Worried About E-Vehicle Battery Fires?
Fires from lithium-ion batteries are frightening, but research confirms that proper charging and fire protocols reduce the risks and save lives.
You’ve probably seen headlines about electric scooters “exploding” and EVs burning down a home from a fire started in the garage. Before I jump into some research about how to reduce the life and property risks from such events, let’s tone down the panic level a bit.
Image Credit: FRSI
All Vehicles Pose Fire Risks
When EV fires do start, they tend to grab headlines. Who doesn’t want to read about an expensive Tesla going up in flames? But the reality is that gasoline-powered engines catch on fire way more often than their lithium-ion battery-powered alternatives.
As MotorTrend.com reports, “the data shows that EVs account for a tiny fraction of car fires each year.” They found that more than 98 percent of fires involving vehicles started with liquid fuel engines.
Another study by AutoInsuranceEZ in 2021 found that petrol and diesel vehicles experienced 1,530 fires per 100,000 vehicles, while only 25 out of 100,000 fully electric vehicles caught fire. By this logic, that old pickup truck in your garage may be 61 times more likely to be involved in a vehicle fire than your brand new Ford F-150 Lightning (An EV vehicle).
It’s important to keep this risk disparity in mind when talking about battery fires. Electric vehicles, when charged properly, pose a much lower safety risk than fossil fuel-powered equivalents, but they get a lot more media coverage. And EVs are hands-down the greener choice. Unlike their gas-powered predecessors, EVs can be charged with renewable energy.
With the understanding that battery fires are rare, let’s take a look at what causes them, along with how to make them less deadly.
Battery Explosions: Attention-Getting Events
When EV, scooter, or e-bike batteries do catch fire, they tend to do so with spectacular results. The batteries, typically made with lithium, explode, sending chunks of burning material into different parts of a room.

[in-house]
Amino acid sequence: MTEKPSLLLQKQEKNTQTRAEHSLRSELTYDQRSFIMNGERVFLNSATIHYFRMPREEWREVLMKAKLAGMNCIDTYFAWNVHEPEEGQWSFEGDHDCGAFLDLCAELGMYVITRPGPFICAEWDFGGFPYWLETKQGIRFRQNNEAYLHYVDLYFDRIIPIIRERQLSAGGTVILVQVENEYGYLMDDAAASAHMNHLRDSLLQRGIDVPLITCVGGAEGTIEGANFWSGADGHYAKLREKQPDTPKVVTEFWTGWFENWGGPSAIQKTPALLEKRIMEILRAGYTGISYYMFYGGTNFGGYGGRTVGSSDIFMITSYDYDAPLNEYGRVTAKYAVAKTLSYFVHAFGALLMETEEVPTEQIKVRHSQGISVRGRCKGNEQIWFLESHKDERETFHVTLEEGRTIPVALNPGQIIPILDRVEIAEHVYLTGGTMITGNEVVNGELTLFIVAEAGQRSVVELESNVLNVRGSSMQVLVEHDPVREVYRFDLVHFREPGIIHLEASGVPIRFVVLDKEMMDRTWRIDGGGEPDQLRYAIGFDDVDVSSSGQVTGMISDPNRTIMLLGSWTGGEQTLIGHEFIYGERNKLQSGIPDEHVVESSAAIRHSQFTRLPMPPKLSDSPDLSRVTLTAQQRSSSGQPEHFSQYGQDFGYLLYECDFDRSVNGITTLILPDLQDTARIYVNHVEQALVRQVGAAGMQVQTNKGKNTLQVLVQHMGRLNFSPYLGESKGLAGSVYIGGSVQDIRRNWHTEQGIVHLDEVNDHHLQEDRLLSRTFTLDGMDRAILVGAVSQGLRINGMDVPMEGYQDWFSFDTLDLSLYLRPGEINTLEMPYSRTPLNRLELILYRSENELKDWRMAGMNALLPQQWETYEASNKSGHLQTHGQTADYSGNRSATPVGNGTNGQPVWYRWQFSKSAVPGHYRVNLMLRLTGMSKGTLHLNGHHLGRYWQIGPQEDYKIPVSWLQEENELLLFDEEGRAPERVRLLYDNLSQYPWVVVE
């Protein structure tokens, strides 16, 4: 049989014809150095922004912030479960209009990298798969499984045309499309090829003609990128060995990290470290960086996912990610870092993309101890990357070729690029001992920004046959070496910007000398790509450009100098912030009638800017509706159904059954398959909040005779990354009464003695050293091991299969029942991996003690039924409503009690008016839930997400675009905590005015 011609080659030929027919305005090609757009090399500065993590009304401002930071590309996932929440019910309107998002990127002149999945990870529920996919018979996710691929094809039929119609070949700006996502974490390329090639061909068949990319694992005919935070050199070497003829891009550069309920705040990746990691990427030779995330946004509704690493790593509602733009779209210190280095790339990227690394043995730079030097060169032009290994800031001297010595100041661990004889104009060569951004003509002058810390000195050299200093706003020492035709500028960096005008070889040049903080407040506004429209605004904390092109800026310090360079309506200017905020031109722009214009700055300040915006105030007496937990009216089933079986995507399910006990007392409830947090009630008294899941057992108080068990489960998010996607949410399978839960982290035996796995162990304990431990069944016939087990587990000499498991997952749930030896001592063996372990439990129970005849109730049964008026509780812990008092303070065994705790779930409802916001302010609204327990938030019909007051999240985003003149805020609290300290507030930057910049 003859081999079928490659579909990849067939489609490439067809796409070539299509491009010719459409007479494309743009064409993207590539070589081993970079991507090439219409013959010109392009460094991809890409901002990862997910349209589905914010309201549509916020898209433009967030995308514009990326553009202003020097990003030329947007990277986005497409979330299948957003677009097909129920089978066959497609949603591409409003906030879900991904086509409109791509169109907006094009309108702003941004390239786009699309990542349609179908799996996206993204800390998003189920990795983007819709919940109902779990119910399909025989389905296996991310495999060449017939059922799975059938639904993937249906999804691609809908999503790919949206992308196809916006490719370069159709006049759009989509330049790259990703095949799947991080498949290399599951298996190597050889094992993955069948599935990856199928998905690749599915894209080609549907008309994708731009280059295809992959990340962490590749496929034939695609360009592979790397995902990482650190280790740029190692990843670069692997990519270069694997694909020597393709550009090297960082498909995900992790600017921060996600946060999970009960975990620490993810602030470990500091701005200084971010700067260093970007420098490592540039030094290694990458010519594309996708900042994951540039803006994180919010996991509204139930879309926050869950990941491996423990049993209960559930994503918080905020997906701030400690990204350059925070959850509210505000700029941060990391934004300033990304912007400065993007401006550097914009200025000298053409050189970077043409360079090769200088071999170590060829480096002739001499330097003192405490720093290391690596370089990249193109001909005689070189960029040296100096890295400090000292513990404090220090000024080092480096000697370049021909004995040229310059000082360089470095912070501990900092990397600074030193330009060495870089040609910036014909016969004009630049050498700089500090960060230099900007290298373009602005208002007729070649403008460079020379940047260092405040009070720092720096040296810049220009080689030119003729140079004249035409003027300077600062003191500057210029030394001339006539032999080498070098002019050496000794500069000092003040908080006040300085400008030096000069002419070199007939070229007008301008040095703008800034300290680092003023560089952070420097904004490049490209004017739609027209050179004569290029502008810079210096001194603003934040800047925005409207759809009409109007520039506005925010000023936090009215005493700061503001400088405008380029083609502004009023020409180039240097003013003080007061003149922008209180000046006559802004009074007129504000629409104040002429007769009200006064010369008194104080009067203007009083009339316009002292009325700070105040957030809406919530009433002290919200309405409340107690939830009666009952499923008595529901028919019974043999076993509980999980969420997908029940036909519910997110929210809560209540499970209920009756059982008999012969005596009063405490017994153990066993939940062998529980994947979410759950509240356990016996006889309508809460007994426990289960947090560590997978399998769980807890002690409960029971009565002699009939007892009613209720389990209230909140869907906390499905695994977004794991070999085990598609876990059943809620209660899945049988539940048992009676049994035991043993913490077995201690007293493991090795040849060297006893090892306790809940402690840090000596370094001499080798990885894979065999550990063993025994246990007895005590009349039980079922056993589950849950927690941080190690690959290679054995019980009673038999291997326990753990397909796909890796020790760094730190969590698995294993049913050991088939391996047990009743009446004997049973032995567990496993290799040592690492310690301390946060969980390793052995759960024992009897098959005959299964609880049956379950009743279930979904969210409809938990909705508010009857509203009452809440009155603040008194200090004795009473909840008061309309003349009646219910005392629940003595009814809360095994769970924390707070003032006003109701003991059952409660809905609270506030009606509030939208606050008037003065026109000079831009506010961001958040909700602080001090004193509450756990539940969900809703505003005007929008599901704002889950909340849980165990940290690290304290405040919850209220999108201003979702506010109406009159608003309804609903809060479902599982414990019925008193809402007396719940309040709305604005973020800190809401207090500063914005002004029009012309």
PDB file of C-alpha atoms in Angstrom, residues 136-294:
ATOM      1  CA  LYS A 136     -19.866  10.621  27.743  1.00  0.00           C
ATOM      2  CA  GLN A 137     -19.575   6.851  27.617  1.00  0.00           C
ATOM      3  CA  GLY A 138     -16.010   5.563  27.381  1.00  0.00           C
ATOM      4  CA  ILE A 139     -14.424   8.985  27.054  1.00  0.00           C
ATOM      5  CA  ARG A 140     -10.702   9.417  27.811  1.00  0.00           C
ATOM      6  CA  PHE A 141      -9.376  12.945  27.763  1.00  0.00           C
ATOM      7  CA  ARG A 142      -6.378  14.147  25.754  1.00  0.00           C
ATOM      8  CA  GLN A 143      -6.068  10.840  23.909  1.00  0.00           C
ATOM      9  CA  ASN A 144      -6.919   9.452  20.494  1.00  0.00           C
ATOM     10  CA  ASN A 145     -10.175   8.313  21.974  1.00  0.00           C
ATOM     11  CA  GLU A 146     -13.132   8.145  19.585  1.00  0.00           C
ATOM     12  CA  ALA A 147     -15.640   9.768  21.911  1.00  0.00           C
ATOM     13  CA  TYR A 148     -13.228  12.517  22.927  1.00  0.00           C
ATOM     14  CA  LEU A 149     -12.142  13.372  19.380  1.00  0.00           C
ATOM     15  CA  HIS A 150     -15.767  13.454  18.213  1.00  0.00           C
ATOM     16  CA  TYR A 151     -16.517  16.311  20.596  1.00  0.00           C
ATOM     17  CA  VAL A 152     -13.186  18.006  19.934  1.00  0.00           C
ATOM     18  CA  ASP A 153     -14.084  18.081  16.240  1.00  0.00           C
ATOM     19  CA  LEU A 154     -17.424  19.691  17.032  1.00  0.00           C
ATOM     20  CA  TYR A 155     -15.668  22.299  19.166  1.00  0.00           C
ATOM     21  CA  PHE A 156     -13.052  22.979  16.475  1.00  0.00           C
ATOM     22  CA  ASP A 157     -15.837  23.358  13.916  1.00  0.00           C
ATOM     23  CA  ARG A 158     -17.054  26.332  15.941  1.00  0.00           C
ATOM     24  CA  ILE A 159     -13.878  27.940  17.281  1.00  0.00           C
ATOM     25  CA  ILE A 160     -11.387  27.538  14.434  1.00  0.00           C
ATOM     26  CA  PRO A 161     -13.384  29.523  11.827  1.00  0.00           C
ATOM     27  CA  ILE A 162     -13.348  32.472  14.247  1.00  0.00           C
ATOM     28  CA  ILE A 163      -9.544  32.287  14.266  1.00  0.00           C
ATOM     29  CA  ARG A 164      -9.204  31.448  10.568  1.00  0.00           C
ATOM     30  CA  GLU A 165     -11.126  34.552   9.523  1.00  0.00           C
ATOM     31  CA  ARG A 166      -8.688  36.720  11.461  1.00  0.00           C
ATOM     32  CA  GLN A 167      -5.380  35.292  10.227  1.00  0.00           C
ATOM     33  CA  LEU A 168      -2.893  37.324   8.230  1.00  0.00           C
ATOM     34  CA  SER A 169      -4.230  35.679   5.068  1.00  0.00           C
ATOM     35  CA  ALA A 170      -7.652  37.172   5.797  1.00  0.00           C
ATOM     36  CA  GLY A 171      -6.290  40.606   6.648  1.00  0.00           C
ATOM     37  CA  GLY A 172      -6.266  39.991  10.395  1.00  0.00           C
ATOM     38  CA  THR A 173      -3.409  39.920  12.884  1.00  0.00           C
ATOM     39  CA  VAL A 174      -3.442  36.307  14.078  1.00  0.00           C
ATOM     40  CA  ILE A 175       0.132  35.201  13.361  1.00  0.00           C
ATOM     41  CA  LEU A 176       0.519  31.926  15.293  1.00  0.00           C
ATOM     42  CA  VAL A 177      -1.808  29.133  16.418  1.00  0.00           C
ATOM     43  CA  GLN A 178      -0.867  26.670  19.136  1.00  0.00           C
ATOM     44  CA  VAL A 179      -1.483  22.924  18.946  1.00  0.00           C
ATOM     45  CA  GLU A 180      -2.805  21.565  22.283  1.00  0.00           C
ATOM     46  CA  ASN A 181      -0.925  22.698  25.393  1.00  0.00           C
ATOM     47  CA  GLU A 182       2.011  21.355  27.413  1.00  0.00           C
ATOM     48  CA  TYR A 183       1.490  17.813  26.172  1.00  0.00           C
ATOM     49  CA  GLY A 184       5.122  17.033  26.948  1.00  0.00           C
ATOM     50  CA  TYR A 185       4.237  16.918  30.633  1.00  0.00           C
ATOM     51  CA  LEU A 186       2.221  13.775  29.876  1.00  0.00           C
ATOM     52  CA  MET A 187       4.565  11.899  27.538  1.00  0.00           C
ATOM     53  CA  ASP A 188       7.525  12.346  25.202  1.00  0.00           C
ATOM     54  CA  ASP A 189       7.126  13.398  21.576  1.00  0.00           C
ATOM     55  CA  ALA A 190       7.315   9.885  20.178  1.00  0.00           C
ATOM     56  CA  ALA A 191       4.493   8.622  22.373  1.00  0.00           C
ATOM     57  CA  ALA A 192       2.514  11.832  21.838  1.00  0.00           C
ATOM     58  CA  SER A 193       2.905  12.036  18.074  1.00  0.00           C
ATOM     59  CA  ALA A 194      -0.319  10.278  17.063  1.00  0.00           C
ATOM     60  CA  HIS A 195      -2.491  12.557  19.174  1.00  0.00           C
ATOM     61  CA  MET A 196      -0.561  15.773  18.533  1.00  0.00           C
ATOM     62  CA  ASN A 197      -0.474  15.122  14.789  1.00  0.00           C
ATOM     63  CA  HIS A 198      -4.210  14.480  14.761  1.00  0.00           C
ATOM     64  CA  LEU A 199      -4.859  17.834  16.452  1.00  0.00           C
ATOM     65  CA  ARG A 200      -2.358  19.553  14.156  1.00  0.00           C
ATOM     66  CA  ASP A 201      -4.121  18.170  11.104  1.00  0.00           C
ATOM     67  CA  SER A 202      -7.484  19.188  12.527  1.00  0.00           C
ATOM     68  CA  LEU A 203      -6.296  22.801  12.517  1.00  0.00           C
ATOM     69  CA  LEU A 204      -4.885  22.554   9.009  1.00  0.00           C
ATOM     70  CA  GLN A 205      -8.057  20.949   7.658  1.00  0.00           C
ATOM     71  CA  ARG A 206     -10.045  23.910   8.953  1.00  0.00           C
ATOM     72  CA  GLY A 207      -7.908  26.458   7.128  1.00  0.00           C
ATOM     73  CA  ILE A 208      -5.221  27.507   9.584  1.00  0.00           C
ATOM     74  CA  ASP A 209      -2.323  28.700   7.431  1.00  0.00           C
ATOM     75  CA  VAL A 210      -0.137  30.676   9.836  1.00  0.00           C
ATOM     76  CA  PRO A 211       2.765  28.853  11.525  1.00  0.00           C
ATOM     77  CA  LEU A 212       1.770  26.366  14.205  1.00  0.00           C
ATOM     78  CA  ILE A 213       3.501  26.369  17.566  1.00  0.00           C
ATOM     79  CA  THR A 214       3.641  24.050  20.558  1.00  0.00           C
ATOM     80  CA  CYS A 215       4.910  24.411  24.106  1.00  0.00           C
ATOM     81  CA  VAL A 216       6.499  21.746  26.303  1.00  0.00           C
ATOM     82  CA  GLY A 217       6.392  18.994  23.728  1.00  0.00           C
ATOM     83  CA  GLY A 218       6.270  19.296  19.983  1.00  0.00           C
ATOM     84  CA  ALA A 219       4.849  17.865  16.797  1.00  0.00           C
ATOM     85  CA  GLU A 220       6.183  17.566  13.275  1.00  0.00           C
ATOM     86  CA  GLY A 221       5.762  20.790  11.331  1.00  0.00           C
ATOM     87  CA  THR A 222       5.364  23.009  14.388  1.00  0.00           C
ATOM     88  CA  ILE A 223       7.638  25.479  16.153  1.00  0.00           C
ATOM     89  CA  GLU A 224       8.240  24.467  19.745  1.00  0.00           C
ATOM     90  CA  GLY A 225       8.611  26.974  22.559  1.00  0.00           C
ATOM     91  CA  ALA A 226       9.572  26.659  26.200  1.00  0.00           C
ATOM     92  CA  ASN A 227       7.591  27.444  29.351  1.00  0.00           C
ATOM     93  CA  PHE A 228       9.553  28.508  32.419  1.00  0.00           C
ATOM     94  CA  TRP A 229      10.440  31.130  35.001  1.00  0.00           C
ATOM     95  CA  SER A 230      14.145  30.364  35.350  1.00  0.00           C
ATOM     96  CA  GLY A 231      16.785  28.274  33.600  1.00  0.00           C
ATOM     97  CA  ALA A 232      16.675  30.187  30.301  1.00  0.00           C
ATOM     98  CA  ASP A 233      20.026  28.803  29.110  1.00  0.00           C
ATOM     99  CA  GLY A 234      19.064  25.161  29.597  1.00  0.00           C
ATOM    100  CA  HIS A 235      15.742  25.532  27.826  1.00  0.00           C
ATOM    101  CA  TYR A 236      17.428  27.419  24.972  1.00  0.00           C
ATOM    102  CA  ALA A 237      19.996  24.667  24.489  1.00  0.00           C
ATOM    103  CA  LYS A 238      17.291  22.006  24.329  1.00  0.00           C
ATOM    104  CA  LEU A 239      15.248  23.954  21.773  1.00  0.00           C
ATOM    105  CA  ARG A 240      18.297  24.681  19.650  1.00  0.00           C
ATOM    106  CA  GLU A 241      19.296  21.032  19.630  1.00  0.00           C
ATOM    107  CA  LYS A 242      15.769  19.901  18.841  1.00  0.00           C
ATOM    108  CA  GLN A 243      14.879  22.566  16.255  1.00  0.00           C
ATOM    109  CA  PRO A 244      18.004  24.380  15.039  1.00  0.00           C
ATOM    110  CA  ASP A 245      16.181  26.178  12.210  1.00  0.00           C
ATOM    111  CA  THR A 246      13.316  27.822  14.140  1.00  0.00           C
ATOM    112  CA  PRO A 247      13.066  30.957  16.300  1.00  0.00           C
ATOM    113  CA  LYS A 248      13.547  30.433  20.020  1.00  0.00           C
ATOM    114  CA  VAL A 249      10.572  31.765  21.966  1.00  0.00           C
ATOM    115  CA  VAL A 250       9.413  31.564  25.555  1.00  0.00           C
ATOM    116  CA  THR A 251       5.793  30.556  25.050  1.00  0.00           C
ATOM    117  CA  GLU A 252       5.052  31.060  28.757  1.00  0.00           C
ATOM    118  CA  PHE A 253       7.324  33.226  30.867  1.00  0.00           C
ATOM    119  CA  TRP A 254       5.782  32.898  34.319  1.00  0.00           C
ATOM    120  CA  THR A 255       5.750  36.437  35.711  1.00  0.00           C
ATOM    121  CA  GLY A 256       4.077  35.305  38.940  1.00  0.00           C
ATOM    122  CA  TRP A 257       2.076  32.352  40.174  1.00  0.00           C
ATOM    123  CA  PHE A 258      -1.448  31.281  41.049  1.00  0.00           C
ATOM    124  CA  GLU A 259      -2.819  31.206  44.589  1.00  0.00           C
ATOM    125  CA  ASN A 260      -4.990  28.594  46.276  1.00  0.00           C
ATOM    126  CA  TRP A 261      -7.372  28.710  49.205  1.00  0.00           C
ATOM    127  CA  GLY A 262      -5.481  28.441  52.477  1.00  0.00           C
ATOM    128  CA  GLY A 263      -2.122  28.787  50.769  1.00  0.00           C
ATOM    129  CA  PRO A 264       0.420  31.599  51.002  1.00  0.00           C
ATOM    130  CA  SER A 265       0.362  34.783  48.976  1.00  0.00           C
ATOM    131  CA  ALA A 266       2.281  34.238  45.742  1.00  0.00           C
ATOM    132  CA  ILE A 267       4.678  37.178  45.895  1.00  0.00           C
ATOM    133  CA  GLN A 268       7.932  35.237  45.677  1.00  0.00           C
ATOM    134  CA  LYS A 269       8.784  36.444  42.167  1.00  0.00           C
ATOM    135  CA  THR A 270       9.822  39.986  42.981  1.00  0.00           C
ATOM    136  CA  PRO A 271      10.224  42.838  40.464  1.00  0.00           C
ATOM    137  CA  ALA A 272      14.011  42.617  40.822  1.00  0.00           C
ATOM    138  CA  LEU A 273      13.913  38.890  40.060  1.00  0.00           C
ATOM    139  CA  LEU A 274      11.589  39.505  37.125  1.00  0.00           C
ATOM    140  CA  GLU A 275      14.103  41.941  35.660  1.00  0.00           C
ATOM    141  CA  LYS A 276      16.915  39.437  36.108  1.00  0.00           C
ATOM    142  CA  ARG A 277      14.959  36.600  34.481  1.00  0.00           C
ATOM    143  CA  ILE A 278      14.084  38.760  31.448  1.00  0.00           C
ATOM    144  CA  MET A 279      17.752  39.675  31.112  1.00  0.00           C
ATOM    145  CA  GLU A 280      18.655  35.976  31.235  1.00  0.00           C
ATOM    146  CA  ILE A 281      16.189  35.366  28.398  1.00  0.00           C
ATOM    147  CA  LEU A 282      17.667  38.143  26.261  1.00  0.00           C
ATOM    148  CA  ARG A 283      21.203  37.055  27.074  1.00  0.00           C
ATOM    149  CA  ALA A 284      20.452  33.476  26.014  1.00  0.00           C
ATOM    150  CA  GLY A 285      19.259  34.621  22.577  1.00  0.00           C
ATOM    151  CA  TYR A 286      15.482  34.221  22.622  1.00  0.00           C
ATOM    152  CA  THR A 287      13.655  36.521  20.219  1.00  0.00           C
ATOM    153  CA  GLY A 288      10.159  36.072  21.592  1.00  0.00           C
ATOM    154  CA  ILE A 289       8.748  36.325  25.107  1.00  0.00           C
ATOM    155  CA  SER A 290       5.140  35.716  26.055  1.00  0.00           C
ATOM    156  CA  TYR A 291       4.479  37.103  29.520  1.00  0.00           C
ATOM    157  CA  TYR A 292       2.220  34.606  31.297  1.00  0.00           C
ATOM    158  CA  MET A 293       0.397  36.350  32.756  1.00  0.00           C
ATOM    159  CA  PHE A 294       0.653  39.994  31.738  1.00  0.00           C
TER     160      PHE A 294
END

This video demonstrates what happens when e-scooters are overcharged to the point of explosion. Note that these were intentional mis-charges to examine how battery fires spread.
As the number of e-bikes and e-scooters rises rapidly, so, naturally, do the number of fires. The NFPA reports, for example, noted a 50 percent increase in e-bike or e-scooter fires in New York City from 2021 to 2022. The number jumped to about 160 incidents, versus 104 the previous year.
That’s not necessarily an “epidemic,” as you might infer from news coverage of these fires, but it’s a scary scenario, and one that needs to be addressed quickly. As an article from Techcrunch succinctly explains, to reduce the risk of lithium-ion battery fires, we first need to understand why they happen:
“There’s a chemical and a practical answer to this question. The chemical answer is that lithium-ion cells undergo a process called thermal runaway, which results in a sharp increase of battery cell temperature and pressure, accompanied by the release of flammable gas. The flammable gas can ignite from the battery’s high temperature, resulting in a quick fire that’s hard to put out and emits toxic fumes.”